Tuesday, October 12, 2010

Tuesday's Torch Story

In preparing for battle I have always found that plans are useless,
but planning is indispensable.
~ Dwight David Eisenhower

I began planning for my ESL class early this summer - months before a single student would show up in the classroom.

Those of you who have been reading my blog for a while - say 2 weeks or so - have probably guessed that I'm a big fan of structure and patterns. ;)

So, just as I have a prescribed pattern for my weekly blog posts, I set up a pattern for each class session. At a high level, my plan looked like this:

10 minutes for a quiz on the previous week's homework
30 minutes to cover the topic of the week
10 minutes to practice English phonetics
30 minutes for our regular translation activity
10 minutes to go over a set of cognates
total: 90 minutes

For the weekly homework assignment, I made flashcards of the 300 most commonly used words in English, and ask my students to learn about a dozen new ones each week. By the end of the year they will have learned all 300.

Actually, I didn't make the flashcards for everyone - I printed the English words & their Spanish translations onto sticky labels and gave each student a set of those labels and a package of index cards. They are "assembling" their own flashcards. ;)

For the topic of the week, I am following the "presentation-practice-production" pyramid model. First, I do a short presentation of the vocabulary and/or grammar associated with the topic. Then we spend a little bit more time doing some exercises together as a class to practice the new information. Finally I break the class into small groups and assign an activity that requires them to use the new vocabulary when producing their own English language. This last bit is allocated the most amount of classroom time.

Some of the topics are: Colors, family members (mother, uncle, sister, etc.), parts of the body, the calendar, telling time, clothes, food, the house (rooms & furniture), etc.

For the phonetics part, just like Sesame Street, each class will be "brought to you by the letter...". I'll pick one sound, we'll practice saying it in different words, and then I'll give them practice recognizing it, with an exercise where I say words and they have to determine if that sound is in each word or not.

The translation activity - this is kind of my baby. I got many of the ideas for the previous sections from reading books about how to teach ESL. But it was my own idea to make music a major part of our curriculum. So, I thought we'd learn a new song each week. First, I'll pass out the lyrics in English. Then, we'll break into small groups and work on translating the song into Spanish. This will involve (a) looking up many of the words in their dictionaries and then (b) figuring out a reasonable sentence in Spanish given that word-by-word translation. I think these are both important skills that get better with practice.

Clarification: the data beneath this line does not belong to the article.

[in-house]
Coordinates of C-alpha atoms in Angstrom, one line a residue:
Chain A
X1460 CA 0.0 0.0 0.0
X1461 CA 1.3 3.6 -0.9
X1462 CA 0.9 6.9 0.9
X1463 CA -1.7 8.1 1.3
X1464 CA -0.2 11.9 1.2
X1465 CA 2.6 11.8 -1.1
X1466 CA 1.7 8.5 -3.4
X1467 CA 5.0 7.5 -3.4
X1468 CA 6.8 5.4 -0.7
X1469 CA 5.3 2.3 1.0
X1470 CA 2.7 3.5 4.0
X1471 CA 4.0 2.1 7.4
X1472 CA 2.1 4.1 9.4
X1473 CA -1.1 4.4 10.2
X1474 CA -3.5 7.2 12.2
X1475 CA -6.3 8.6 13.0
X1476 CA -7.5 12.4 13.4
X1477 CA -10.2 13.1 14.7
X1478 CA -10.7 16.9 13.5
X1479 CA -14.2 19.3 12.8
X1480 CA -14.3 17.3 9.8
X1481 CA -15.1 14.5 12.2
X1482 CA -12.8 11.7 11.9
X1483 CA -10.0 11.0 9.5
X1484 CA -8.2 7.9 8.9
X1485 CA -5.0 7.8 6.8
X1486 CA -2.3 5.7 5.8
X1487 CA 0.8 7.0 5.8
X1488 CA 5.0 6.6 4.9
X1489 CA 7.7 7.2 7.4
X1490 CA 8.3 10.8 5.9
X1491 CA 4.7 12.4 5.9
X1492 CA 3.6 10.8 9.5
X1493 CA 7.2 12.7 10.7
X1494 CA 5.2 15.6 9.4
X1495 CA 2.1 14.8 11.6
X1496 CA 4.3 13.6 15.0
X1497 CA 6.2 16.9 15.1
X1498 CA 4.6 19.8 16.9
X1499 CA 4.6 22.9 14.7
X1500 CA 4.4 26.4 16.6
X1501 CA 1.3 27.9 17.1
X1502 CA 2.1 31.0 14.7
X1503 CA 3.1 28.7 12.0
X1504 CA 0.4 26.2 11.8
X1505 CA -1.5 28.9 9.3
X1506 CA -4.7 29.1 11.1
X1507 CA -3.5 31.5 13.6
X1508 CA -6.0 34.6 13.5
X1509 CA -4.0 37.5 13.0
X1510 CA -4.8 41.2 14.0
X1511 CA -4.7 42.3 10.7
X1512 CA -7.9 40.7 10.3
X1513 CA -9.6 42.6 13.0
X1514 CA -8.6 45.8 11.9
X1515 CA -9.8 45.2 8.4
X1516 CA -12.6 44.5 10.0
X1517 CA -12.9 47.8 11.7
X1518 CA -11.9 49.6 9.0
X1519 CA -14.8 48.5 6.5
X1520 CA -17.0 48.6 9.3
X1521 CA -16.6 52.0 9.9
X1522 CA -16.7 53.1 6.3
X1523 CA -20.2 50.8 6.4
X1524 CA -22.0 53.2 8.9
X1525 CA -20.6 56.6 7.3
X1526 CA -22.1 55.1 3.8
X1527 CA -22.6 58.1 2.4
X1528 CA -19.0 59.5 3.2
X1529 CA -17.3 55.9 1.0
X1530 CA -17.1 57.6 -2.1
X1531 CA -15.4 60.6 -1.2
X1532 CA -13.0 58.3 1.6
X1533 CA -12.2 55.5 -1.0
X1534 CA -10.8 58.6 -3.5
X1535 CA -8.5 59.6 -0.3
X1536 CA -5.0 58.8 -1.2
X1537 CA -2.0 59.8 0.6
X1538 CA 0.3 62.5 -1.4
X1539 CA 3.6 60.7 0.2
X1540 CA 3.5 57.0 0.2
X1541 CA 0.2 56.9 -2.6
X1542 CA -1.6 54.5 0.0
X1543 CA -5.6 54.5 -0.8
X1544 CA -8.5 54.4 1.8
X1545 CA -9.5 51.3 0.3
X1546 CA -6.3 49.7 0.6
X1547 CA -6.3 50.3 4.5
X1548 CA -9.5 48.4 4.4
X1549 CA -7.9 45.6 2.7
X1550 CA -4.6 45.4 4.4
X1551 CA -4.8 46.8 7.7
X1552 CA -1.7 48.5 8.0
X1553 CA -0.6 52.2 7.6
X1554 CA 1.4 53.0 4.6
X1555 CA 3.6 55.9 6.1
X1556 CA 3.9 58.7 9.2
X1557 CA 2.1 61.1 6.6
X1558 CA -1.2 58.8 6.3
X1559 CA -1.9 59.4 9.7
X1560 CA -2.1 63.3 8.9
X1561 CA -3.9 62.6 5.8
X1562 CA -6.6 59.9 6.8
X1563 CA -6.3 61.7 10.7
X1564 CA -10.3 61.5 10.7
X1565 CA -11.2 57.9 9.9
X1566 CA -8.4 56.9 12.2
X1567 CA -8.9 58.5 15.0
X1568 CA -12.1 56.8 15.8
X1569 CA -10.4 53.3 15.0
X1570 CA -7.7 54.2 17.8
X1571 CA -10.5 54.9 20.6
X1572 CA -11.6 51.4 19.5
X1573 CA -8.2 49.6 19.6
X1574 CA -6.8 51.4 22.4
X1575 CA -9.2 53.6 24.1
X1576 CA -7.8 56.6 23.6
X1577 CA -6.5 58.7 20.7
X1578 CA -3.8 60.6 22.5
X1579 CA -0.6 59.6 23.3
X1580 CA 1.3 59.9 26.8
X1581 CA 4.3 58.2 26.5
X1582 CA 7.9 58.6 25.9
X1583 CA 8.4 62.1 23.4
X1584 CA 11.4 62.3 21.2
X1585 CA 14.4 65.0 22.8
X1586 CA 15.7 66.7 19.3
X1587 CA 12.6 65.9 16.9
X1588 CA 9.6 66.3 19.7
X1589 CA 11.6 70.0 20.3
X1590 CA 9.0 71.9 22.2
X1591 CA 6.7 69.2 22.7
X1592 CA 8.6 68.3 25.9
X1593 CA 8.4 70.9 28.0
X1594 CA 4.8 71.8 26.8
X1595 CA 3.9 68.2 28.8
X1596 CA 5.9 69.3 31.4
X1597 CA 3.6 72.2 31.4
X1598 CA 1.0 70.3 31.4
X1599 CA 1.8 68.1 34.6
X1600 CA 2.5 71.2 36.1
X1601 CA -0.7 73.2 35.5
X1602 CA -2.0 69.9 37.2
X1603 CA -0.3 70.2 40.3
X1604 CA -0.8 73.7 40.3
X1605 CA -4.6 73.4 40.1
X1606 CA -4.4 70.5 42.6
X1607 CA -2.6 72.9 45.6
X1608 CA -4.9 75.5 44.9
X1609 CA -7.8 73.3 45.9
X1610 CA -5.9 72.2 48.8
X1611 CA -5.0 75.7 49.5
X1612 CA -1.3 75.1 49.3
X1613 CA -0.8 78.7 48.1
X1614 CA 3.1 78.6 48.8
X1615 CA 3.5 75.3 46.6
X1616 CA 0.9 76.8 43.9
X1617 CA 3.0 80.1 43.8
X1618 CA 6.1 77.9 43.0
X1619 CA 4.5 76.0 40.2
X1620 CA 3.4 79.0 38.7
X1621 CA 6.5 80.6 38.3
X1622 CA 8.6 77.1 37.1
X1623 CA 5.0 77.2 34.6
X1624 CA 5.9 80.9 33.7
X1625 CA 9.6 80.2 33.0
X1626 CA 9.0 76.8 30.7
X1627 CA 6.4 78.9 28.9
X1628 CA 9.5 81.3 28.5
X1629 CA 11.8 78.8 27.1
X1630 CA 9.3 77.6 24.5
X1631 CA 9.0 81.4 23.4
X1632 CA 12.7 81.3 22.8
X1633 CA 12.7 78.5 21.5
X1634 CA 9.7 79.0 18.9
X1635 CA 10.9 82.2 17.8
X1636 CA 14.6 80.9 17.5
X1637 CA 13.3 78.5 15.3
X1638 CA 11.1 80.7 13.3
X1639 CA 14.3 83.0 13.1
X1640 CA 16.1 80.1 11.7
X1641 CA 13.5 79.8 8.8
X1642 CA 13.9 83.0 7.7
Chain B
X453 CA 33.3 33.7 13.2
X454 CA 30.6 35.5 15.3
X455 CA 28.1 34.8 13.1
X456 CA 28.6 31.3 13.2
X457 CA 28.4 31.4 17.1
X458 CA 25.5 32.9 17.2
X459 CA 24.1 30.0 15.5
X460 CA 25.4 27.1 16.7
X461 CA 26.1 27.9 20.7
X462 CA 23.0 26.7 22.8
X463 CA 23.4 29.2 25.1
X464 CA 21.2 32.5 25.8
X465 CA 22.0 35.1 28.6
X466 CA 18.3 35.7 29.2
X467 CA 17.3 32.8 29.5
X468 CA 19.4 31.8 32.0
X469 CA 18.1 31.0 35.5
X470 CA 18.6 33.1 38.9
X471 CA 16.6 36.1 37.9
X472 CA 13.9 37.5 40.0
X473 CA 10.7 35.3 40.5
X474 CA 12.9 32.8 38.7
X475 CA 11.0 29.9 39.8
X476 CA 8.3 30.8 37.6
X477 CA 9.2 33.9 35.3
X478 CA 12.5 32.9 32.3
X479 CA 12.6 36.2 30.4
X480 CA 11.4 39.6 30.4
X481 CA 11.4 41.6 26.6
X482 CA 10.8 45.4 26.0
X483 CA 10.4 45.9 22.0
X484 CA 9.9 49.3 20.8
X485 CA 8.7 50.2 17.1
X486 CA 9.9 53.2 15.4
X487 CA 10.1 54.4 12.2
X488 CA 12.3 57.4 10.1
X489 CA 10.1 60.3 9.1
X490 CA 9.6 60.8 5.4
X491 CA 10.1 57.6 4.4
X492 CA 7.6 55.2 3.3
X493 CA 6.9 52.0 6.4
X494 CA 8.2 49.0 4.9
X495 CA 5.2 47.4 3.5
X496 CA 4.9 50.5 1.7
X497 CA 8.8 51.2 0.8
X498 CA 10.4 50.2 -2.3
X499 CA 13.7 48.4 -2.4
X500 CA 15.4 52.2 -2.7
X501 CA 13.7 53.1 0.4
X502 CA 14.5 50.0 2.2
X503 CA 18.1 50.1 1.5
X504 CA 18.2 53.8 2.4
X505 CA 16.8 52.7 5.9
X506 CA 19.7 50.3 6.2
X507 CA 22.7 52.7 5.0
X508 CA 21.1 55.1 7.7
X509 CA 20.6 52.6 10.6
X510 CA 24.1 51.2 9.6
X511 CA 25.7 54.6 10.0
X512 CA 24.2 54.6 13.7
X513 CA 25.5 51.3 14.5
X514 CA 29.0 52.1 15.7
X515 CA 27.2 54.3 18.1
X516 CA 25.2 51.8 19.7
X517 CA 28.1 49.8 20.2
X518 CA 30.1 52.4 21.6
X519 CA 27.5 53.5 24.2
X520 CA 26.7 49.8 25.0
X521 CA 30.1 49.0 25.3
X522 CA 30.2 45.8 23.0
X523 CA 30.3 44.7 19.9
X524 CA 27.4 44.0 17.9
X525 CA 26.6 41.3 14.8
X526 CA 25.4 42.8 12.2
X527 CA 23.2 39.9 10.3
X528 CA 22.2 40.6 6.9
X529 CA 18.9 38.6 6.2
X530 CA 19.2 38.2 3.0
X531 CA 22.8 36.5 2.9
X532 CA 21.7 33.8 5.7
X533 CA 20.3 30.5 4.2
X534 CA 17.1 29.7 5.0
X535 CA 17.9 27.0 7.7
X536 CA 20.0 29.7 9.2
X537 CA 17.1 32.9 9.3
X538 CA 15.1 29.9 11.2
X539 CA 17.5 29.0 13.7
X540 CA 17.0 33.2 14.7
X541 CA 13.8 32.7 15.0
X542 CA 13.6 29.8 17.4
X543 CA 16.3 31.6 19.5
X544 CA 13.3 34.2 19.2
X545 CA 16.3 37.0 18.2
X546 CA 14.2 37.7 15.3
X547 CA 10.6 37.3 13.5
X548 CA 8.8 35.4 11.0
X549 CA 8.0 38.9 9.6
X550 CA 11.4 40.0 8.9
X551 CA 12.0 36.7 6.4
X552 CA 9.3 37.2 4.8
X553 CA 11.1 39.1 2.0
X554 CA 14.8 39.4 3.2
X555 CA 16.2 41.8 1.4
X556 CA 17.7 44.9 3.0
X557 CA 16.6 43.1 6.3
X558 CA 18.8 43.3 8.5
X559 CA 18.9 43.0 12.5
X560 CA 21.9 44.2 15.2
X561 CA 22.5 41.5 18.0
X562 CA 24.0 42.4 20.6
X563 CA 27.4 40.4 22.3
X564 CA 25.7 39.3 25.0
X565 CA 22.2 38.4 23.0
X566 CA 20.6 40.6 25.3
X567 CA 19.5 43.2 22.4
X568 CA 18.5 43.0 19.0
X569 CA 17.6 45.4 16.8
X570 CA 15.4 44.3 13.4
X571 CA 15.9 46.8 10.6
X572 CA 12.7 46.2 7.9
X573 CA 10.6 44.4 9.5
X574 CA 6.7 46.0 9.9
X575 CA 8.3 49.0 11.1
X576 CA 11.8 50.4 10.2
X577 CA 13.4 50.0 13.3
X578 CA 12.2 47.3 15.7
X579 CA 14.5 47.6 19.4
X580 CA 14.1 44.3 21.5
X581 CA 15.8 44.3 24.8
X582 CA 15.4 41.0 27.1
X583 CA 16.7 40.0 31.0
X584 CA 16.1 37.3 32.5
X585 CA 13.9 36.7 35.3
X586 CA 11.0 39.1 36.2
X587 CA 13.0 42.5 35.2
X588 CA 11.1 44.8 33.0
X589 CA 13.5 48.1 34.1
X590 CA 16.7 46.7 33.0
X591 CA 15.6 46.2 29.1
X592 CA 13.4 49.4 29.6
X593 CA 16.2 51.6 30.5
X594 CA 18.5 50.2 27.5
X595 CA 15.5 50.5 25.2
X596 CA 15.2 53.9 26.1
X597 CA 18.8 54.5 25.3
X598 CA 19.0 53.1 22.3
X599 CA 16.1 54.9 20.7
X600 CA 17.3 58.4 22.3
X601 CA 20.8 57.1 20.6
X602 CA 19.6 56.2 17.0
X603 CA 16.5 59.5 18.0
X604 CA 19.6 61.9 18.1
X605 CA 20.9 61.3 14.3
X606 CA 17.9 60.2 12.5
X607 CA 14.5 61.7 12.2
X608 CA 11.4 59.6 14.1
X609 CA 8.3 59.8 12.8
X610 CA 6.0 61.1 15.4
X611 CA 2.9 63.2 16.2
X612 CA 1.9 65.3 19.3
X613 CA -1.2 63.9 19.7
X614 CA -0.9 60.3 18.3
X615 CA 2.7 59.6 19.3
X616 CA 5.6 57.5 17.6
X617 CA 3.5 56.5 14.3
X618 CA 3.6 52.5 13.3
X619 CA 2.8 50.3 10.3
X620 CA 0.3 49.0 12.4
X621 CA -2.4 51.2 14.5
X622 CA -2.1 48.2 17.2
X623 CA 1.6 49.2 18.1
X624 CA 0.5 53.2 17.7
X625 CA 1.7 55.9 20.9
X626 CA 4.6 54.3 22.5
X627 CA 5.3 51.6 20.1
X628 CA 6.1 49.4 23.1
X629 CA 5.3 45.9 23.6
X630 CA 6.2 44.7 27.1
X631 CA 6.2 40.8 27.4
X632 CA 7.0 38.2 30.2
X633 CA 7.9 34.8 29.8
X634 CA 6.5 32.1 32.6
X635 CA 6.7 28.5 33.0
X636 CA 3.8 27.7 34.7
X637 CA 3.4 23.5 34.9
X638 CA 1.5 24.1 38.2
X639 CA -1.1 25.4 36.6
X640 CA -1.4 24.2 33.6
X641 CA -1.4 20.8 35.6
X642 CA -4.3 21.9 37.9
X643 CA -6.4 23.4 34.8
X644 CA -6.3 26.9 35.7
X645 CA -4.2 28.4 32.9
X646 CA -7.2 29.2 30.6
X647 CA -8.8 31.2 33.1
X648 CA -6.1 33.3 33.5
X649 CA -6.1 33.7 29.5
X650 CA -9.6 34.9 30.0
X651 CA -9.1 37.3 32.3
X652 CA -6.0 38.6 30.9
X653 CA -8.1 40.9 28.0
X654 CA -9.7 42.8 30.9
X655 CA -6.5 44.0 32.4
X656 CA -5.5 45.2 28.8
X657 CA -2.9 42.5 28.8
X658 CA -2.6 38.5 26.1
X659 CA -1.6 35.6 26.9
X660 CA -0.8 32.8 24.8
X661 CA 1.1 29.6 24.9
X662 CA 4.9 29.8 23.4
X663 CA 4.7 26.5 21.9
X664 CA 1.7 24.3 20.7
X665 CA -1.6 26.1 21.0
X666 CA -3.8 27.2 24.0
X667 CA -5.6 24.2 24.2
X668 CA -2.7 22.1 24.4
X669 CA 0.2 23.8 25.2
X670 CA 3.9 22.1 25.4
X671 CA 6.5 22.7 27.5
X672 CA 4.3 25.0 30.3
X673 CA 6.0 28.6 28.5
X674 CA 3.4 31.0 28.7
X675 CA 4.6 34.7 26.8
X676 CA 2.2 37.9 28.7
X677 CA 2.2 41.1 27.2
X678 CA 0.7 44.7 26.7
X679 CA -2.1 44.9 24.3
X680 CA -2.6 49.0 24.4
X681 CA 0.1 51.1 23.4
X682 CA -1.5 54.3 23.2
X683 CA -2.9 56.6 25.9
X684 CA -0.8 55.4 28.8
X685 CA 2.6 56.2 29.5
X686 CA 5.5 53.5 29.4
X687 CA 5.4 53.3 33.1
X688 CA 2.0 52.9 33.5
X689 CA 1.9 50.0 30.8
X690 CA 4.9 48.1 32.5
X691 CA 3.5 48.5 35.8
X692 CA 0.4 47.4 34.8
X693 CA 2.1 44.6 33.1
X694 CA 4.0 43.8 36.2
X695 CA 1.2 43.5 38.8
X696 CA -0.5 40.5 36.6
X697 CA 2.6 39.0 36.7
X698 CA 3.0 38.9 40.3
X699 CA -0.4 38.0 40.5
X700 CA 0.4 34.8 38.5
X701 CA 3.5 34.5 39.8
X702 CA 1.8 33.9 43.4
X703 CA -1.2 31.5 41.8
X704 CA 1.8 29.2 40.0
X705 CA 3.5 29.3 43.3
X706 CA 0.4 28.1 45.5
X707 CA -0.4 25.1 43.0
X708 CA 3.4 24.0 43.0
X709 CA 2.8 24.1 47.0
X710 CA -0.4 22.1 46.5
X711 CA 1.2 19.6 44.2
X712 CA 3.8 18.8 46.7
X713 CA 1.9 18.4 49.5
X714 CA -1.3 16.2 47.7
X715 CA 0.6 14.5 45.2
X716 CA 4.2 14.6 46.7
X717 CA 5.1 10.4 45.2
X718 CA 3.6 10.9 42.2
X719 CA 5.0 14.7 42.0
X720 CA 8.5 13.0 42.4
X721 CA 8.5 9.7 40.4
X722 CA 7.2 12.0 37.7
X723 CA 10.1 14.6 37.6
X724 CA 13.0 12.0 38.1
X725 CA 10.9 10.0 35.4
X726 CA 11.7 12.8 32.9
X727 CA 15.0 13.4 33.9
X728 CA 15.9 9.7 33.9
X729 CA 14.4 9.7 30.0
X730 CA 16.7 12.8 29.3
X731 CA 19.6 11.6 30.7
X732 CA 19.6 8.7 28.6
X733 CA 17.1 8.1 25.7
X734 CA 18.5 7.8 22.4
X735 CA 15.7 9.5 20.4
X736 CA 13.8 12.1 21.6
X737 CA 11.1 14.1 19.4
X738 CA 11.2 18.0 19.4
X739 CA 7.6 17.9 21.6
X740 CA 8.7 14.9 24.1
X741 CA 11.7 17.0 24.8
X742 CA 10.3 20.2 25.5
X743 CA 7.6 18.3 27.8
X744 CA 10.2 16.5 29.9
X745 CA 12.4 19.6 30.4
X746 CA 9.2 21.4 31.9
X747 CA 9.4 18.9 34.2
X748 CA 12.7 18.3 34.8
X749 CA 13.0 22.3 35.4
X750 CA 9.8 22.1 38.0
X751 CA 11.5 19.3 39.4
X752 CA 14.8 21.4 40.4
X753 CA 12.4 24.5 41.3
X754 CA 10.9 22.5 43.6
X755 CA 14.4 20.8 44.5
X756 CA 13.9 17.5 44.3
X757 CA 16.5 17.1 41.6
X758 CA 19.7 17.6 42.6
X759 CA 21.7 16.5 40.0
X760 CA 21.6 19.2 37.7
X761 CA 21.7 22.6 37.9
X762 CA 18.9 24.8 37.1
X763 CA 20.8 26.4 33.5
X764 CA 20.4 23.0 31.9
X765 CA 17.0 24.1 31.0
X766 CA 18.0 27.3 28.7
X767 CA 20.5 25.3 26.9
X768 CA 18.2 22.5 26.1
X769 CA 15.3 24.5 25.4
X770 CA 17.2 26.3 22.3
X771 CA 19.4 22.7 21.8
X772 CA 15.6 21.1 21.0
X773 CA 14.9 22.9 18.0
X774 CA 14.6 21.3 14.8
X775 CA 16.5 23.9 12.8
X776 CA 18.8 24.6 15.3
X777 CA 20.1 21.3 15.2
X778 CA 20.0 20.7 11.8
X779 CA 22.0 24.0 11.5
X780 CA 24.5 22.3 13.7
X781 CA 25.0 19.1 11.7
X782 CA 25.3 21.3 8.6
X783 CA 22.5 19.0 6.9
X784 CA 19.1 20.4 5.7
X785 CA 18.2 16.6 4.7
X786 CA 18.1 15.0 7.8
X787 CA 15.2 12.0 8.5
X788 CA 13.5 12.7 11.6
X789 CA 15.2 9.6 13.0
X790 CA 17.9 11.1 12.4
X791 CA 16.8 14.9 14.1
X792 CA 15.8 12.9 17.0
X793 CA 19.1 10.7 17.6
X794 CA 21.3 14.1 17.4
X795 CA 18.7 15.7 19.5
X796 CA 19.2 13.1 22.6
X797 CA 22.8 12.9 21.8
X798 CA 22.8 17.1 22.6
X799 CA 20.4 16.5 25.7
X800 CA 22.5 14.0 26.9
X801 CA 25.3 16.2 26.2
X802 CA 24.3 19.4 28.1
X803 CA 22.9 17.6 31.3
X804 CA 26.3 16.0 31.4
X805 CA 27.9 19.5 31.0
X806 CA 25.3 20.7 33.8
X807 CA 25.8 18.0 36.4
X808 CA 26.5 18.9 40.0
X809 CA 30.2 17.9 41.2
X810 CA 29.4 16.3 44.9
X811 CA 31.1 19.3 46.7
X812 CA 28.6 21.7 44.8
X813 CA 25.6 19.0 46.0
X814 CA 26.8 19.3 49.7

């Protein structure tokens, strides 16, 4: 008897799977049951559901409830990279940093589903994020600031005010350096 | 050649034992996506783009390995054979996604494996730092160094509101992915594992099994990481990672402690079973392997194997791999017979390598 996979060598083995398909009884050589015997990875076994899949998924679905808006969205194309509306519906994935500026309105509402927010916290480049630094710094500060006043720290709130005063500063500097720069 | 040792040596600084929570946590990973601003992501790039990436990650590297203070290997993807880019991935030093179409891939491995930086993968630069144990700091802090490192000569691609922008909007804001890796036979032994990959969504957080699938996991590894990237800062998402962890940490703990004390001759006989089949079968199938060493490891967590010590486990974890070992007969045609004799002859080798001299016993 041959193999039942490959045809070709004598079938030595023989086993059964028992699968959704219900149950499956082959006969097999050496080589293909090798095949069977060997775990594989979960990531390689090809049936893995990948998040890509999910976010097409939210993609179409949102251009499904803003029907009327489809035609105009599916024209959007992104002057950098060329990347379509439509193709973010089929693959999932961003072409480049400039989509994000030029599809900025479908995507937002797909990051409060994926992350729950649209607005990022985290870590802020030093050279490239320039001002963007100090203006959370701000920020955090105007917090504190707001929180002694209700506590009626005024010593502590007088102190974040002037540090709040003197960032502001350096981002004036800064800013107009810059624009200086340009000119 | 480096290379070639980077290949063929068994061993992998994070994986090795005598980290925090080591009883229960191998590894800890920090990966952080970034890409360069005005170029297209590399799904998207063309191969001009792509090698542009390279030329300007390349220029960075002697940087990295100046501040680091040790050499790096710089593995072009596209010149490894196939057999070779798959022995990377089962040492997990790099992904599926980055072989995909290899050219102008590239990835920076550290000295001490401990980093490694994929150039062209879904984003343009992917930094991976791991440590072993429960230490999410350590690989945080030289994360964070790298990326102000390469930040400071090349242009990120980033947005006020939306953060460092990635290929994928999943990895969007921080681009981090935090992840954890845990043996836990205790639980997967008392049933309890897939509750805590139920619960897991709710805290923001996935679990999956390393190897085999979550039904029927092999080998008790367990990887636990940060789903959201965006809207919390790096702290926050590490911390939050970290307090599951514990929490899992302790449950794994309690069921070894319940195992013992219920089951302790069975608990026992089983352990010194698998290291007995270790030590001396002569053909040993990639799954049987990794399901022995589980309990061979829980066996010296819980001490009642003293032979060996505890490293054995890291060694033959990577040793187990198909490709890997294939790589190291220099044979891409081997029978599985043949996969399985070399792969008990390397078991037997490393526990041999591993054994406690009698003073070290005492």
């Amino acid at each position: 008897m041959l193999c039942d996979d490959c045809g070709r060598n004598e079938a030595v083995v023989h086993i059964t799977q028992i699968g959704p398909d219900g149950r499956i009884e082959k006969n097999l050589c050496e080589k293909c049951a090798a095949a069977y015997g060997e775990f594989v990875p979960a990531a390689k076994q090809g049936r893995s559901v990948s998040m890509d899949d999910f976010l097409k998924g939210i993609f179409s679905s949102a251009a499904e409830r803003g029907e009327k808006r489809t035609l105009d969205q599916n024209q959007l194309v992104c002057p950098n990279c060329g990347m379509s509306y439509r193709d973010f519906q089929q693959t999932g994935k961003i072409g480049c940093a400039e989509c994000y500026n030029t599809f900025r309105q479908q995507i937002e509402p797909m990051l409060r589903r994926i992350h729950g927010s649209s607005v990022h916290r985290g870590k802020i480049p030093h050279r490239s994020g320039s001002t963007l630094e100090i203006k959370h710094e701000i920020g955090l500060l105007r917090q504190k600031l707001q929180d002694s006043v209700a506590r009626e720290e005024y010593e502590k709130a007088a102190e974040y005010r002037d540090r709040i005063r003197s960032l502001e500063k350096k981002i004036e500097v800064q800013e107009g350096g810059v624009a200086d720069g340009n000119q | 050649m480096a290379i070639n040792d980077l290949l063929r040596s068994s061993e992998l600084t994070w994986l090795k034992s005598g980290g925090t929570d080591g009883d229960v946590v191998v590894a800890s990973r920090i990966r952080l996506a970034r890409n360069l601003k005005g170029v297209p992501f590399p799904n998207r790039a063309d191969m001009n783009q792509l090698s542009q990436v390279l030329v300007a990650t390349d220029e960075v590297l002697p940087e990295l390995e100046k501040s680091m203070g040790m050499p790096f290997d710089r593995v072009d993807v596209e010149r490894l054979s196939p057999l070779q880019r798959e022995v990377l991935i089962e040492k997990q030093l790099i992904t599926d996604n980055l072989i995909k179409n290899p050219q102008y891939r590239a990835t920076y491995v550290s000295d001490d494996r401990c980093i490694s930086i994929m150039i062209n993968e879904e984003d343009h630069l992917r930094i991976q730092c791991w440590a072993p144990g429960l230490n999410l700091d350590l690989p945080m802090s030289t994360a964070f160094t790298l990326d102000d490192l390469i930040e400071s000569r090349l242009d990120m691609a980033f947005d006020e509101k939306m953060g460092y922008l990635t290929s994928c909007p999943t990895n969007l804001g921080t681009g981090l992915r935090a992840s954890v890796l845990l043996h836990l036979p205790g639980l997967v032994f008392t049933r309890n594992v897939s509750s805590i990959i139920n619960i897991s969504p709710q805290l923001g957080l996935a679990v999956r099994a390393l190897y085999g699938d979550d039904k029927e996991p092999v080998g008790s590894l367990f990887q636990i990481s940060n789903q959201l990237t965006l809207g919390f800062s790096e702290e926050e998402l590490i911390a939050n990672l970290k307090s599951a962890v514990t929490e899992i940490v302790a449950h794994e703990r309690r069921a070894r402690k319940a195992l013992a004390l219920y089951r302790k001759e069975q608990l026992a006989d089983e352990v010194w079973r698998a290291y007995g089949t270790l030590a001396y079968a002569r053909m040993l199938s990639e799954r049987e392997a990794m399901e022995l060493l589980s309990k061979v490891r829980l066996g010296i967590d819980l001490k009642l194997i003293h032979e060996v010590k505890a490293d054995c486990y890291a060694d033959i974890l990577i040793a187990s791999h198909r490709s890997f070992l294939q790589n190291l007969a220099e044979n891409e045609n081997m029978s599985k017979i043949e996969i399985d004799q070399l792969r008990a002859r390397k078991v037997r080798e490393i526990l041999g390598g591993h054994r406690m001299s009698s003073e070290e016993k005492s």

Then, once everyone understands the words of the song in Spanish, we'll switch to English and practice pronouncing the lyrics and finally sing along with a CD. I selected 14 songs and made CDs for everyone, so that they can listen to them and sing along whenever they want - at home, in the car, etc. My hope is that most people will enjoy this, that it will be a good way to practice translating skills and that it will be an easy way to learn vocabulary.

Finally - the cognates. These are words that have (basically) the same meaning and sound very similar in English and in Spanish (for example, attention and atención.) I set up sets of 5 cognates & 1 false cognate for each week. I see this as a quick vocabulary builder and a chance to become familiar with the differences in pronunciation between English and Spanish.

So, that was my general plan! Of course, how well it will work out in the real world, is another story, as General Eisenhower has found in battle... ;)


meredithp said...

My gosh, you are completely awesome! And I am without (intelligent) words. 'Cept I learned a new one "cognates". :-)

Best wishes on this endeavor. Looking forward to hearing how the classes go.

CarlaF-in Atlanta said...

Good luck with your class Gwen :)

Mrs. Kelley Dibble said...

I've taught ESL in Manila, and I think your plan is spot-on. Best wishes to a capable instructor. It is so rewarding!

SunnyQ said...

Gwen IS awesome!! :)

Becky said...

Love the song lyrics idea! I hope it works out well for you. :)